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Monday, March 31, 2008

Further Perils of Corporate Blogging

In the April 7, 08 Businessweek: Busting a Rogue Blogger. About a person blogging anonymously on the 'Troll Tracker' blog, which followed patent trolls, and who turned out to be a Cisco patent attorney. As someone who has blogged both in and outside of a large company for years, this provided some useful insight into the dilemmas of separating the origins of opinions effectively. I had never read the 'troll trackers' blog, but the article says it was opinionated but largely innocuous.

Then there is always the problem of comments. Commenters' opinions can be much more volatile than the bloggers own. Bloggers love comments, because it is proof of engagement with their audience. So there is a tendency to allow more license to commenters than might have given yourself, to indicate your openness to other opinions. It was unclear how closely the comments were moderated. In this case comments included charges of acts that were felonies and even an implied death threat.

This case has ended up in defamation lawsuits against the blogger and Cisco. Including Cisco in the lawsuit shows how relatively little the 'my opinions are my own' disclaimer in blogs like this one mean. Also though Cisco was not involved in their employee's blogging, they do have an official public blog, where they recently included a post that updated their employee blogging policy, worth a read.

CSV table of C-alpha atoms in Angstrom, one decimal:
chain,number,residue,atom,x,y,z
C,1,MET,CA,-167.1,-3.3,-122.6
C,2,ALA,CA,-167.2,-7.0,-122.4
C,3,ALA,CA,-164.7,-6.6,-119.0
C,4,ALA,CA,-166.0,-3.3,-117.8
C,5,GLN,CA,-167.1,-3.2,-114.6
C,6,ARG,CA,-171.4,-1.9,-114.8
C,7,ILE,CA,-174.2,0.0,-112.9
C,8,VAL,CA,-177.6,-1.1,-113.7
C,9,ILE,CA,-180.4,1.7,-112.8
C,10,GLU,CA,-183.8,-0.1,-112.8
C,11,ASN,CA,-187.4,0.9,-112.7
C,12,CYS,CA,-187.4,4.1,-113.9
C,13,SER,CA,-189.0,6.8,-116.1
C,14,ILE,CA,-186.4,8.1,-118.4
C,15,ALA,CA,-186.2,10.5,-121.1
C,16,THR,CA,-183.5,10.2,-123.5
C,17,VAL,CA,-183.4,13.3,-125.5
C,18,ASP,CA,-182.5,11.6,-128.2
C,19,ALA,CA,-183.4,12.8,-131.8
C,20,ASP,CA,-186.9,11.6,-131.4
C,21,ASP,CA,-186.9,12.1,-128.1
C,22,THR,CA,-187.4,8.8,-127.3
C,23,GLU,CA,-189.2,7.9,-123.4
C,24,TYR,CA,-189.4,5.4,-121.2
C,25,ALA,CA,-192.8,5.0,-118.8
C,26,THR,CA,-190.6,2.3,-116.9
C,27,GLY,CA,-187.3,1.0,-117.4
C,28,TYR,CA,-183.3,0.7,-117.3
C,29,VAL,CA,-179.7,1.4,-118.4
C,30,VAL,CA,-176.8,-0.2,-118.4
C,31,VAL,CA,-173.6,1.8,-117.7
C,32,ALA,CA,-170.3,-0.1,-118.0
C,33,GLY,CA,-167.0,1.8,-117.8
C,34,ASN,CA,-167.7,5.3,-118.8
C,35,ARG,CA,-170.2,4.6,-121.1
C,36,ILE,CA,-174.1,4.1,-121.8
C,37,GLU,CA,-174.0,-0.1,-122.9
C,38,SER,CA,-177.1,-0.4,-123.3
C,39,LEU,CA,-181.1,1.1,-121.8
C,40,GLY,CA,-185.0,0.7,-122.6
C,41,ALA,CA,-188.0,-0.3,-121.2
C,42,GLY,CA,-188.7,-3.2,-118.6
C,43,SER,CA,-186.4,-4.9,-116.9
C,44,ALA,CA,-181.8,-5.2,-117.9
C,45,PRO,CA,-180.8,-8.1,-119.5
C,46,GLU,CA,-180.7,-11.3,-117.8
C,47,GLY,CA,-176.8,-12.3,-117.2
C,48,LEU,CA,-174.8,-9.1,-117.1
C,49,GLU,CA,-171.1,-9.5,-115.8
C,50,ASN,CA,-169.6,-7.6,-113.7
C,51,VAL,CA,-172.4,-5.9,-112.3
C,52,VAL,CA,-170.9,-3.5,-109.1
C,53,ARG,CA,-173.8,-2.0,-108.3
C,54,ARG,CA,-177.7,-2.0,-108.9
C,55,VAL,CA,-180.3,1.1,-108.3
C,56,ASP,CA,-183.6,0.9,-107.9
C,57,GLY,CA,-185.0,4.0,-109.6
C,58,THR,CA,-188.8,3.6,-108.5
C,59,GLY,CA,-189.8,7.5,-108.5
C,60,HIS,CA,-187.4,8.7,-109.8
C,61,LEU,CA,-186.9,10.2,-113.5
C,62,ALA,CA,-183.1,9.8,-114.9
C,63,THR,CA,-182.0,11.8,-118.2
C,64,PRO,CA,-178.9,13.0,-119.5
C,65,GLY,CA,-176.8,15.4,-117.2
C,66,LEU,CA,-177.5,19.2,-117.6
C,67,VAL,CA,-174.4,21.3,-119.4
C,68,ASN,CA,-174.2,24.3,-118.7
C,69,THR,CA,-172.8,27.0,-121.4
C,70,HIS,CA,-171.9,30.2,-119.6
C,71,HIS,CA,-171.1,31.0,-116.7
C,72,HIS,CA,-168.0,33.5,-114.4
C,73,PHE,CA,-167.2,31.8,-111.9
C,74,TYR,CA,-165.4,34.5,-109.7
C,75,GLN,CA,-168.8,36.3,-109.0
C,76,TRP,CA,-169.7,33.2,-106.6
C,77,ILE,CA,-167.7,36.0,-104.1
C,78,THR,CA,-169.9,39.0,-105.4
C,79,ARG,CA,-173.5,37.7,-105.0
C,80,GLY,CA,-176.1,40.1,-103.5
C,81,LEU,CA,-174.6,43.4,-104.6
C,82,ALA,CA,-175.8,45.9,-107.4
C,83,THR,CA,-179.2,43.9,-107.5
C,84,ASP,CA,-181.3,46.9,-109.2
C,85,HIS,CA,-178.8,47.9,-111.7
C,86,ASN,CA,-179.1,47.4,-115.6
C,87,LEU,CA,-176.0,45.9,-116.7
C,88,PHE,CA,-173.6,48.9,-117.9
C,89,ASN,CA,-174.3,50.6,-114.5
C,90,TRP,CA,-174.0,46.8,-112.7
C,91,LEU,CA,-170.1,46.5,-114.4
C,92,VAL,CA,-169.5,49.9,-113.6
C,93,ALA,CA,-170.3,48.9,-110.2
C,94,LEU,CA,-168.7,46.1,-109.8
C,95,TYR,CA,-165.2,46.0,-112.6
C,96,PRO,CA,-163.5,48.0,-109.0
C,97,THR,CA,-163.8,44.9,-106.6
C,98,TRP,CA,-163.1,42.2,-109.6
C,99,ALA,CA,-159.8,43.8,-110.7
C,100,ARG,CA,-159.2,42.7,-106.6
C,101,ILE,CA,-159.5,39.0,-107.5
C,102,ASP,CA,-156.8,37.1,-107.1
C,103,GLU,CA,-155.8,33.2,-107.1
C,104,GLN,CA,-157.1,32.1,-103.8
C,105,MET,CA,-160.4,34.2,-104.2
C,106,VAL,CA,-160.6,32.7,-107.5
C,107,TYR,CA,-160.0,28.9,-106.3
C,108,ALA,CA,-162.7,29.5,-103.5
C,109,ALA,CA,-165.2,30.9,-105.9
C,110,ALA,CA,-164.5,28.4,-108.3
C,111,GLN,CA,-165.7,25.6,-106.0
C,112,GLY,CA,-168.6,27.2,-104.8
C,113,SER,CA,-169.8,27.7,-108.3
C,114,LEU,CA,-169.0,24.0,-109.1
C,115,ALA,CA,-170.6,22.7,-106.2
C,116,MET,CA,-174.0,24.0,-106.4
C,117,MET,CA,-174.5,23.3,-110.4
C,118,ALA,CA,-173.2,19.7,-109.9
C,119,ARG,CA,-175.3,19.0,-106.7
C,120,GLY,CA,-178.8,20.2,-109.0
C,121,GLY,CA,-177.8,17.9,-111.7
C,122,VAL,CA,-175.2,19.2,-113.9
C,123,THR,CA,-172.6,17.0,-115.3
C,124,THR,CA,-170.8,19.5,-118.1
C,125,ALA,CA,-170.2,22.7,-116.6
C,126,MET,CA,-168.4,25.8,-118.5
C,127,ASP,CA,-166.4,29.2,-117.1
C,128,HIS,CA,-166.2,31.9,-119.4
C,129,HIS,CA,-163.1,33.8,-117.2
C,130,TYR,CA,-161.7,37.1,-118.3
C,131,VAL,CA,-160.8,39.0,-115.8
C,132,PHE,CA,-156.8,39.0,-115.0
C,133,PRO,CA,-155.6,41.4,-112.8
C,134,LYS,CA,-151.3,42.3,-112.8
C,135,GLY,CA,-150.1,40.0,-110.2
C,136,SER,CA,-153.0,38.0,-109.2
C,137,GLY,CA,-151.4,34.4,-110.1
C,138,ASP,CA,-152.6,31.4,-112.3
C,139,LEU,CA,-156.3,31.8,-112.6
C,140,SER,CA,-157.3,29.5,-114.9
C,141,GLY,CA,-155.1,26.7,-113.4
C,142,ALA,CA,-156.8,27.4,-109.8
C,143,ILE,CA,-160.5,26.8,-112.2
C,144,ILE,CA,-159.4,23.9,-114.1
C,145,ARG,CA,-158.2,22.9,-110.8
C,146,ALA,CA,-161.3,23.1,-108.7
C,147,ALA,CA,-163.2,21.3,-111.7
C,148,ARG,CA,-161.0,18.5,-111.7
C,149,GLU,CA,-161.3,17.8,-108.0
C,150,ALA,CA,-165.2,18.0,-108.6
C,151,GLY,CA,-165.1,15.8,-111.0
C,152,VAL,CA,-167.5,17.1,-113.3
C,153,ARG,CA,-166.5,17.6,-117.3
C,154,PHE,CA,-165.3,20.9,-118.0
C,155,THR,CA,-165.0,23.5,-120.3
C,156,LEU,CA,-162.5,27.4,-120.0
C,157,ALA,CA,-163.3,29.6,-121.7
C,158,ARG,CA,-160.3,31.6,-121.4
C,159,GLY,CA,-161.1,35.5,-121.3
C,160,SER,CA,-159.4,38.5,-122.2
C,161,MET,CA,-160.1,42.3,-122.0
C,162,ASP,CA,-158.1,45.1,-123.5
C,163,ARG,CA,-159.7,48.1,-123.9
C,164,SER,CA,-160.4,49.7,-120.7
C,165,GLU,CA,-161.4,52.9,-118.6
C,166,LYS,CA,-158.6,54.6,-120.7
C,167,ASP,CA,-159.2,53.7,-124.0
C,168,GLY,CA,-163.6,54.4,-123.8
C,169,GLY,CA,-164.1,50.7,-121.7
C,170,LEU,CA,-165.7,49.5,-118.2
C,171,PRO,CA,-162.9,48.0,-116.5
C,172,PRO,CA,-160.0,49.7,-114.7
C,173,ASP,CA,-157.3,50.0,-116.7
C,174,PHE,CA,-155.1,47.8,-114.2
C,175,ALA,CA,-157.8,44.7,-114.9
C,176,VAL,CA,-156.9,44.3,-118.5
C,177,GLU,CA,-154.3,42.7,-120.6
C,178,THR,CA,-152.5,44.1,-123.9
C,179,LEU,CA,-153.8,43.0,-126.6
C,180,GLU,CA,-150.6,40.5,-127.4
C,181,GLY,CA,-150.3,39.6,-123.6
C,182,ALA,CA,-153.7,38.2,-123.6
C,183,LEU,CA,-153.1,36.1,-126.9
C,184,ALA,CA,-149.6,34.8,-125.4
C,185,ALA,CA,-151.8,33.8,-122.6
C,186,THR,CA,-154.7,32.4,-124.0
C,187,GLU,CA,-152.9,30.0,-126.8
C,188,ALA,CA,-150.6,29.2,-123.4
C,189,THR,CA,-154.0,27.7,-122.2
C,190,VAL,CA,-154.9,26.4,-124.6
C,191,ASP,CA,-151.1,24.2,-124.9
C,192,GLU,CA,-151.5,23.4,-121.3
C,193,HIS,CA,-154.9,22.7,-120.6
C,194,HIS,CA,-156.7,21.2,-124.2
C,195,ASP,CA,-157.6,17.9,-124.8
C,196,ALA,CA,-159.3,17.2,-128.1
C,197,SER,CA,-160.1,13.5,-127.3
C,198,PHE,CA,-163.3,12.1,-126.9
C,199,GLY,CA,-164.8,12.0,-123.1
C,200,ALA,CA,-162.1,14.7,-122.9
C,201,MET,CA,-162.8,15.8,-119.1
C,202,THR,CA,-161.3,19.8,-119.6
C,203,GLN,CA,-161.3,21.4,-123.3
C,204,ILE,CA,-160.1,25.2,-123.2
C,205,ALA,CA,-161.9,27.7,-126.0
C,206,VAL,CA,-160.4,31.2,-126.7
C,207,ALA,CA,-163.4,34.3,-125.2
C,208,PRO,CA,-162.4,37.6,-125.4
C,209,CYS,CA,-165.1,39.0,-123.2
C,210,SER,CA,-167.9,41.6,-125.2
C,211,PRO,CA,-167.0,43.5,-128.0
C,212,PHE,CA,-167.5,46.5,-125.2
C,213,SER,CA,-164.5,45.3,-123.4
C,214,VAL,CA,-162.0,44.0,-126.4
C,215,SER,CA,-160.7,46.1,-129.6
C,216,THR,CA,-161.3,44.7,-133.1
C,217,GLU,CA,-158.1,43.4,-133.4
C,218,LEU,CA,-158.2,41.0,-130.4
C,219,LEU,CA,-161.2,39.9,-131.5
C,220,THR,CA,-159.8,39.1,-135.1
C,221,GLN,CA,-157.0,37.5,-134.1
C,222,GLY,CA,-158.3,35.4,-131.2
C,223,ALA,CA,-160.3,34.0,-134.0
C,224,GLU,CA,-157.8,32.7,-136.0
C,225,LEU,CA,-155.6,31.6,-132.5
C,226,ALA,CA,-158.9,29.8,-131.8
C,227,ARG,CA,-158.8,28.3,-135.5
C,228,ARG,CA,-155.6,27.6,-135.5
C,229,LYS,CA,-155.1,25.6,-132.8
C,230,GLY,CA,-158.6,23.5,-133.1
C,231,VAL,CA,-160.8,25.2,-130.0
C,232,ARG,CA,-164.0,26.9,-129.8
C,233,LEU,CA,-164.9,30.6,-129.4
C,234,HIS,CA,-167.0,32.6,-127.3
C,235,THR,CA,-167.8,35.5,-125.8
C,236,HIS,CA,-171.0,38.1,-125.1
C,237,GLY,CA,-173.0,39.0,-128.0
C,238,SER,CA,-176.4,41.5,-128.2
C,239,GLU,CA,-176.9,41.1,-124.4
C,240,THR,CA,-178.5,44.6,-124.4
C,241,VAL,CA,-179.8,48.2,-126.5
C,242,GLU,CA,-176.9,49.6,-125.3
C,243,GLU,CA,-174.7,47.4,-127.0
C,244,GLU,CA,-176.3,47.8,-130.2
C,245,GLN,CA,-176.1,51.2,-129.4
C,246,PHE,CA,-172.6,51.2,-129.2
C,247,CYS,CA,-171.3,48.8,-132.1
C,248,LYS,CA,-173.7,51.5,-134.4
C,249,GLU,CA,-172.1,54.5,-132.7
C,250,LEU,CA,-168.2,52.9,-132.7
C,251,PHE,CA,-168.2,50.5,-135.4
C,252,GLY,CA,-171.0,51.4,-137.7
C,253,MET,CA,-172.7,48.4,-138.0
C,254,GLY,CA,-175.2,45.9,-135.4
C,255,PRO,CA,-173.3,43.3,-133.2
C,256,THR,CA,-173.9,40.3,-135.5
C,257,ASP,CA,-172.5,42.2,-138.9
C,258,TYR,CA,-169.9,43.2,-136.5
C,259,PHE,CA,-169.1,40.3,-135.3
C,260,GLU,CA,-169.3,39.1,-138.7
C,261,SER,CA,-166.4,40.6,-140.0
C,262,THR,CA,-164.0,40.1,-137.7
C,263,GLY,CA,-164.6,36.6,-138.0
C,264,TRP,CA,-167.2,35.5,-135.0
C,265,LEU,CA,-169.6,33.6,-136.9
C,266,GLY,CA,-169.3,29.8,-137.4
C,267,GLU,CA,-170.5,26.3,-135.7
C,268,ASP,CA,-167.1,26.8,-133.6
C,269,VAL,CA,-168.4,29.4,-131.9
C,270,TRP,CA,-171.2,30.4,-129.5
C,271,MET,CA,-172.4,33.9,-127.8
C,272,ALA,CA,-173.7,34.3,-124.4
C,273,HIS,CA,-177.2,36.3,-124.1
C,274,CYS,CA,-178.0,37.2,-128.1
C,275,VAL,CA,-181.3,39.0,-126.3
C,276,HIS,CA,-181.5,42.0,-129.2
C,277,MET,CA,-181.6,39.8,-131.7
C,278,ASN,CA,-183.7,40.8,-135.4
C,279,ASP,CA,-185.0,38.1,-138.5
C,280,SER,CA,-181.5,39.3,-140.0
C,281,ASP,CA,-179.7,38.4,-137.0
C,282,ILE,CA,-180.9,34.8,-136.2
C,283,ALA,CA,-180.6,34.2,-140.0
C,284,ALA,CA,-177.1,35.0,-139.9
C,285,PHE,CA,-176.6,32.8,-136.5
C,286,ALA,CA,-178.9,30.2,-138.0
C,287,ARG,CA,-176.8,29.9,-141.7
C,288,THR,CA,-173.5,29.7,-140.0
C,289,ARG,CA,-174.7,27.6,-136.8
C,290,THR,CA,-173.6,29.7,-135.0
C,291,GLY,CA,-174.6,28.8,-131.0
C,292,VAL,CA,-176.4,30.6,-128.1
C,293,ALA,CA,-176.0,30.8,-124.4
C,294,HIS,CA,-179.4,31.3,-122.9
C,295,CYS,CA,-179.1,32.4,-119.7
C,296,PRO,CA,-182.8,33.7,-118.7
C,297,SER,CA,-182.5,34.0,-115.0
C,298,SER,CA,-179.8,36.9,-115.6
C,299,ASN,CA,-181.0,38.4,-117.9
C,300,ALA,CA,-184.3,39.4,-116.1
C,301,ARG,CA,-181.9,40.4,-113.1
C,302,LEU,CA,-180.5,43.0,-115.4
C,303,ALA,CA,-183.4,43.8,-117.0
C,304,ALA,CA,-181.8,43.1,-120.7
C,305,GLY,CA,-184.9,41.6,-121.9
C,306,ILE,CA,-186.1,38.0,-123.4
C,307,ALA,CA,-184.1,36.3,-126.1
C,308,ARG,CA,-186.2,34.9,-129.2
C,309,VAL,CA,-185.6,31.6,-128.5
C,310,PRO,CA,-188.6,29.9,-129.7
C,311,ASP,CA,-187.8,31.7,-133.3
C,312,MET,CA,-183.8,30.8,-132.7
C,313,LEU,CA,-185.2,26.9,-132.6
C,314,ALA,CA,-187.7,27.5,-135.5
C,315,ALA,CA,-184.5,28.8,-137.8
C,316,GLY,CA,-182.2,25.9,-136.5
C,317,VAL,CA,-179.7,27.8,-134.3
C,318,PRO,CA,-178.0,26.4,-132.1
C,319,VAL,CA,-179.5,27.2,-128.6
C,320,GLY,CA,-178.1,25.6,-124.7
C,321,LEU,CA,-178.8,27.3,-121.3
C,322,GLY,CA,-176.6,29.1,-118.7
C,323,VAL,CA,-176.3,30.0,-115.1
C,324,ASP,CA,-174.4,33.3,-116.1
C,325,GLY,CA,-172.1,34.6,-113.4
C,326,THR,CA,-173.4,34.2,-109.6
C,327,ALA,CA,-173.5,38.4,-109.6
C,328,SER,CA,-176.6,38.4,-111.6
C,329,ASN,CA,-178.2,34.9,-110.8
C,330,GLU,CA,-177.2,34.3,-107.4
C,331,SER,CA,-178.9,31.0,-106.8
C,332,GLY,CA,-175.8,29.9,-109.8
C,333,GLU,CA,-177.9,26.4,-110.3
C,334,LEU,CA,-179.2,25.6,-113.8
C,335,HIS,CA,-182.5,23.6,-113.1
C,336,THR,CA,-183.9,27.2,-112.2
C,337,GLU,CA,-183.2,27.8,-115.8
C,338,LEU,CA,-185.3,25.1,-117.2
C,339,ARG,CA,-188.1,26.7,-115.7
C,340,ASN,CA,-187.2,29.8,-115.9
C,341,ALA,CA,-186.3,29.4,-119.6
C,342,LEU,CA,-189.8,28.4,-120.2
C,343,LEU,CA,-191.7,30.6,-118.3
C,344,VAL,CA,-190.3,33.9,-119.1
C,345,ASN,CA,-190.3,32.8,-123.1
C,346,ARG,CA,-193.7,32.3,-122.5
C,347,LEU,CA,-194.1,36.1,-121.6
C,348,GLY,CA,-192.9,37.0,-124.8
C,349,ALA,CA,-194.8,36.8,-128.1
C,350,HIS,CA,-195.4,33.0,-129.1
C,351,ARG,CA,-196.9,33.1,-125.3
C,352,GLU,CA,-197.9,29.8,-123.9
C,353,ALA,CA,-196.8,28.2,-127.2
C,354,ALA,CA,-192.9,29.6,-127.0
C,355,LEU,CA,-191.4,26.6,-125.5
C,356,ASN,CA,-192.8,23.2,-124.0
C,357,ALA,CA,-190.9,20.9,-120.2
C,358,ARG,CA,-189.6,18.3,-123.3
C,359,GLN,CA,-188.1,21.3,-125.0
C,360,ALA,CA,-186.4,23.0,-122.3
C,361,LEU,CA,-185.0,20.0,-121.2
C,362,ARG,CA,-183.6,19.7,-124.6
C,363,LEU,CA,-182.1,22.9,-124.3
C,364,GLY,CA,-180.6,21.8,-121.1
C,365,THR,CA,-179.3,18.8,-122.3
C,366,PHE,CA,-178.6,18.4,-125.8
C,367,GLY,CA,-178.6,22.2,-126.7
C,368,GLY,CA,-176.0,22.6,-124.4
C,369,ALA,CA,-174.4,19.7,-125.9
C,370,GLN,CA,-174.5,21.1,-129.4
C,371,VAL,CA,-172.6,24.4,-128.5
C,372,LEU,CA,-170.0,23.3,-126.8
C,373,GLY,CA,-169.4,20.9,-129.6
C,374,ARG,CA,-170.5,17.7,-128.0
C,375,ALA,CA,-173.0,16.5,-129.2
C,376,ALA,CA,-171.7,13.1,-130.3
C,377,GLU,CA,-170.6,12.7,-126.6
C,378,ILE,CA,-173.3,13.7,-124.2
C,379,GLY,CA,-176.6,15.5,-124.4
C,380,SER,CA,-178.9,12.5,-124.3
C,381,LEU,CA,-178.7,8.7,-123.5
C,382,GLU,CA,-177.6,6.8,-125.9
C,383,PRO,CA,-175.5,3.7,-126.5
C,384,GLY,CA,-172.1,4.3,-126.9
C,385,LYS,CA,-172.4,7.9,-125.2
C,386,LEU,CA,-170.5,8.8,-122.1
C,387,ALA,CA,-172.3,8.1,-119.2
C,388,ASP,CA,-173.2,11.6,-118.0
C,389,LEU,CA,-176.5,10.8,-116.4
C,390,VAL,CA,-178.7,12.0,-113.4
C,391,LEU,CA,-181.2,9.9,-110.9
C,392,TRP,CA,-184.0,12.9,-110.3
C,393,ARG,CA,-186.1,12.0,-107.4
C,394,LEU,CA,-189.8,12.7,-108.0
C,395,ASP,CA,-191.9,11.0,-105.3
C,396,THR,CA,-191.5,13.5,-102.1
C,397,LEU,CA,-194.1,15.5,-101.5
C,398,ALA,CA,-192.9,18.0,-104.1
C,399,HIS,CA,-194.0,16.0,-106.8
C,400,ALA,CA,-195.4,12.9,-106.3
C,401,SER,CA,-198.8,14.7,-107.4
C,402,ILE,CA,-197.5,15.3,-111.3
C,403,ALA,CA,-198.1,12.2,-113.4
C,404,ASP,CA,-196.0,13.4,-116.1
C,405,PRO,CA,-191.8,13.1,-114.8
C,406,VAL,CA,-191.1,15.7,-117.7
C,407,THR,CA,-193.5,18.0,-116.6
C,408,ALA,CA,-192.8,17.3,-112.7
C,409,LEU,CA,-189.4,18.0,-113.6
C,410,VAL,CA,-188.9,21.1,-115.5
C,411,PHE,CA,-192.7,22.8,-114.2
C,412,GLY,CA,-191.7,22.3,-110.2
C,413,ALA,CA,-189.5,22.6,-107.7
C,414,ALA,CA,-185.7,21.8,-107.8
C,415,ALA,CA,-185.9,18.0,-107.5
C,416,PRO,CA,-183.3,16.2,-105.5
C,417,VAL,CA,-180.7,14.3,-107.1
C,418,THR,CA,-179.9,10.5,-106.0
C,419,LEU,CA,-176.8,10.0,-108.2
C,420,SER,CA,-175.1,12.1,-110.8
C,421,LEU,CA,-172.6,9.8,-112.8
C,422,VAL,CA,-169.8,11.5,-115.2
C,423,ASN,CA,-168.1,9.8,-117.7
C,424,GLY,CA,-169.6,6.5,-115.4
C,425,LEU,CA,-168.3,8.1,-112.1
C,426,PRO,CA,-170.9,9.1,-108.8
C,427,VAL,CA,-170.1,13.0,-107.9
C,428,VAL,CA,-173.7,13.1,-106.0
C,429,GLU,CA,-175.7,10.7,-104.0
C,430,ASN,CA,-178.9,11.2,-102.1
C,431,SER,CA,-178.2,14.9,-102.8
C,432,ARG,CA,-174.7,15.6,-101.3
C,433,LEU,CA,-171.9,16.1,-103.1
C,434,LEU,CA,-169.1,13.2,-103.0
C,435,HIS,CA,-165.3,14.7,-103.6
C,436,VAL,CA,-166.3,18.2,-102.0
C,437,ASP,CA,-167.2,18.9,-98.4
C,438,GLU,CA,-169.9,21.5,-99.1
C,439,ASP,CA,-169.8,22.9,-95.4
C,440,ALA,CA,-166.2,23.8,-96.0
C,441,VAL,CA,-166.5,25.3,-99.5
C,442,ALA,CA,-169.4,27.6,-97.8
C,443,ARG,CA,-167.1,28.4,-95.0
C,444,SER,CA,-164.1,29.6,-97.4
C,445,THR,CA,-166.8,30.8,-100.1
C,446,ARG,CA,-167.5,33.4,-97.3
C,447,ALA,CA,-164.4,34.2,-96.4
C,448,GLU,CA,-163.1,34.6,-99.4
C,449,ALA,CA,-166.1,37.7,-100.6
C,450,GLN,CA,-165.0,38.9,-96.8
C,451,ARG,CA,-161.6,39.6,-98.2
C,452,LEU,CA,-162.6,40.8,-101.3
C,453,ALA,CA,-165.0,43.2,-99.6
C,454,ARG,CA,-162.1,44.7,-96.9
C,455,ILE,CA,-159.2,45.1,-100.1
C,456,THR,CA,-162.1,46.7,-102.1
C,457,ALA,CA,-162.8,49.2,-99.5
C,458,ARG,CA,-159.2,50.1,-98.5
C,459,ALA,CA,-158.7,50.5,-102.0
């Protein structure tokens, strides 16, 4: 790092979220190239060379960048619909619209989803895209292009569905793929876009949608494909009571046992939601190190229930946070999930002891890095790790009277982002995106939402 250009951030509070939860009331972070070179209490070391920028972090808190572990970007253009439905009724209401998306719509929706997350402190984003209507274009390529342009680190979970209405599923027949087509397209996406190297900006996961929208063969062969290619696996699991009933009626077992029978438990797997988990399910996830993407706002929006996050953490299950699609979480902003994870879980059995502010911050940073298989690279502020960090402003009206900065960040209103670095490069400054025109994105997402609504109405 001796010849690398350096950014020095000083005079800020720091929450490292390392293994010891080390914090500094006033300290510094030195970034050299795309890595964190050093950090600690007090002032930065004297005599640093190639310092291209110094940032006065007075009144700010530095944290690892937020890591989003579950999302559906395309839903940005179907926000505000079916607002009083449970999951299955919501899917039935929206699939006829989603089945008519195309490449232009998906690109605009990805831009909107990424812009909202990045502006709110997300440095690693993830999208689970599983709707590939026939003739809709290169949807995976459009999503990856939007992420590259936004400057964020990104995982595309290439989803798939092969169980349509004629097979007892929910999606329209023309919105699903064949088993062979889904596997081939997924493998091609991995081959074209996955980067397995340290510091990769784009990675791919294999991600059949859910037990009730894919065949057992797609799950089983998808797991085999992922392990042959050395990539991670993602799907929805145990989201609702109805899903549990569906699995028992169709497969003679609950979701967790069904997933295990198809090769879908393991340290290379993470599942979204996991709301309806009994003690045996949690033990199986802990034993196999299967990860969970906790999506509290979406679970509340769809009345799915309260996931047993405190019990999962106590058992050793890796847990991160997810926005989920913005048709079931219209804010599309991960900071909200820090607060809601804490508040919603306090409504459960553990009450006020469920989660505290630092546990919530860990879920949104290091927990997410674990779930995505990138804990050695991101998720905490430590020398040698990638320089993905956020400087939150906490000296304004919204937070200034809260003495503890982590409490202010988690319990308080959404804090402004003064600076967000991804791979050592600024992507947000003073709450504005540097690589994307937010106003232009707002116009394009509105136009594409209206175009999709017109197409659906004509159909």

1 comment:

Lawrence B. Ebert said...

One can no longer read the patent troll tracker blog. There were a lot more issues in this than mentioned in the post, including Cisco's Chandler referencing the blog as an "independent" source. Further, Frenkel's superior Yen knew of the blog, so one wonders how much gaming was going on.

Of the death threats, etc., one can view "The Cowardice of Anonymous Bloggers" by Joe Hosteny in the March 2008 issue of Intellectual Property Today. [Hosteny is a law partner of Niro, a frequent target of troll tracker.]

I did read the blog, which was a source of information. However, I would not characterize its one-sided depictions as "innocuous."

Lawrence B. Ebert
blog at IPBiz.blogspot